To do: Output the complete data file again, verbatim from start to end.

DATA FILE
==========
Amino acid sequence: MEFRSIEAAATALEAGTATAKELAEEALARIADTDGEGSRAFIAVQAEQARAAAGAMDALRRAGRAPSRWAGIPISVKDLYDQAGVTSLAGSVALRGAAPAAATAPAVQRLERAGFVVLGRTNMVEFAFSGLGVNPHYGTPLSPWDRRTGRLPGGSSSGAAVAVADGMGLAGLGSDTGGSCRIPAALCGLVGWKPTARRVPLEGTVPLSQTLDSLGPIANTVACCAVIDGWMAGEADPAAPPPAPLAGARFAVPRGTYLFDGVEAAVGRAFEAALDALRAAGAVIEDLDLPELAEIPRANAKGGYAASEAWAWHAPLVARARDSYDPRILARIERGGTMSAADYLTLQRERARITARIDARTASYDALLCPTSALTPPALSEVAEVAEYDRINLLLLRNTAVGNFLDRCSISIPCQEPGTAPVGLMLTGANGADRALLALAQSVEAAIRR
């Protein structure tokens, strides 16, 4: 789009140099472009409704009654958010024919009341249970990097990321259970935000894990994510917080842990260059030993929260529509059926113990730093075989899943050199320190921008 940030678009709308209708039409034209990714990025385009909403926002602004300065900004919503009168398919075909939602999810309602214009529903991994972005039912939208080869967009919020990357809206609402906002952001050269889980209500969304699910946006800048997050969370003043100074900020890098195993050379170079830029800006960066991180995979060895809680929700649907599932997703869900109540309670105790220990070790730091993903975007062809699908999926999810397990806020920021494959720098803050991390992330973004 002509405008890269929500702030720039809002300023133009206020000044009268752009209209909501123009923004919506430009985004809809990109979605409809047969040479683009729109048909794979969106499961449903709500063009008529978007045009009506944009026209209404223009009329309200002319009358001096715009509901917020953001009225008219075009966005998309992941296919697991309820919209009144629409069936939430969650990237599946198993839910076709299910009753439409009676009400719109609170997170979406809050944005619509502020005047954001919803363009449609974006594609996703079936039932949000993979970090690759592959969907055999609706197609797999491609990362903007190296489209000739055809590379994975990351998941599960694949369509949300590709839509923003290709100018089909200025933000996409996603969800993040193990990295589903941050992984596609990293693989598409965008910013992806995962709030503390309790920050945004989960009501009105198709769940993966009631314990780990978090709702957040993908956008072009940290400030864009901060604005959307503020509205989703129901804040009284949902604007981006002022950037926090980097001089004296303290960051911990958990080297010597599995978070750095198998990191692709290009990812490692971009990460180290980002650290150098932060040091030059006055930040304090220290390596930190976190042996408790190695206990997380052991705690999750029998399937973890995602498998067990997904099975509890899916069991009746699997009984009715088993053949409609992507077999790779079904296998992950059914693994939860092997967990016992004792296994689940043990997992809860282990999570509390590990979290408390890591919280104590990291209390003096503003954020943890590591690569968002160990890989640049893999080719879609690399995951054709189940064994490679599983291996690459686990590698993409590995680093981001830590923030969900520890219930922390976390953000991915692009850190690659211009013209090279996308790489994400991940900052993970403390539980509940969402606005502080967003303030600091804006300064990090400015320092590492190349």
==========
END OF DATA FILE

Amino acid sequence: MEFRSIEAAATALEAGTATAKELAEEALARIADTDGEGSRAFIAVQAEQARAAAGAMDALRRAGRAPSRWAGIPISVKDLYDQAGVTSLAGSVALRGAAPAAATAPAVQRLERAGFVVLGRTNMVEFAFSGLGVNPHYGTPLSPWDRRTGRLPGGSSSGAAVAVADGMGLAGLGSDTGGSCRIPAALCGLVGWKPTARRVPLEGTVPLSQTLDSLGPIANTVACCAVIDGWMAGEADPAAPPPAPLAGARFAVPRGTYLFDGVEAAVGRAFEAALDALRAAGAVIEDLDLPELAEIPRANAKGGYAASEAWAWHAPLVARARDSYDPRILARIERGGTMSAADYLTLQRERARITARIDARTASYDALLCPTSALTPPALSEVAEVAEYDRINLLLLRNTAVGNFLDRCSISIPCQEPGTAPVGLMLTGANGADRALLALAQSVEAAIRR
């Protein structure tokens, strides 16, 4: 789009140099472009409704009654958010024919009341249970990097990321259970935000894990994510917080842990260059030993929260529509059926113990730093075989899943050199320190921008 940030678009709308209708039409034209990714990025385009909403926002602004300065900004919503009168398919075909939602999810309602214009529903991994972005039912939208080869967009919020990357809206609402906002952001050269889980209500969304699910946006800048997050969370003043100074900020890098195993050379170079830029800006960066991180995979060895809680929700649907599932997703869900109540309670105790220990070790730091993903975007062809699908999926999810397990806020920021494959720098803050991390992330973004 002509405008890269929500702030720039809002300023133009206020000044009268752009209209909501123009923004919506430009985004809809990109979605409809047969040479683009729109048909794979969106499961449903709500063009008529978007045009009506944009026209209404223009009329309200002319009358001096715009509901917020953001009225008219075009966005998309992941296919697991309820919209009144629409069936939430969650990237599946198993839910076709299910009753439409009676009400719109609170997170979406809050944005619509502020005047954001919803363009449609974006594609996703079936039932949000993979970090690759592959969907055999609706197609797999491609990362903007190296489209000739055809590379994975990351998941599960694949369509949300590709839509923003290709100018089909200025933000996409996603969800993040193990990295589903941050992984596609990293693989598409965008910013992806995962709030503390309790920050945004989960009501009105198709769940993966009631314990780990978090709702957040993908956008072009940290400030864009901060604005959307503020509205989703129901804040009284949902604007981006002022950037926090980097001089004296303290960051911990958990080297010597599995978070750095198998990191692709290009990812490692971009990460180290980002650290150098932060040091030059006055930040304090220290390596930190976190042996408790190695206990997380052991705690999750029998399937973890995602498998067990997904099975509890899916069991009746699997009984009715088993053949409609992507077999790779079904296998992950059914693994939860092997967990016992004792296994689940043990997992809860282990999570509390590990979290408390890591919280104590990291209390003096503003954020943890590591690569968002160990890989640049893999080719879609690399995951054709189940064994490679599983291996690459686990590698993409590995680093981001830590923030969900520890219930922390976390953000991915692009850190690659211009013209090279996308790489994400991940900052993970403390539980509940969402606005502080967003303030600091804006300064990090400015320092590492190349």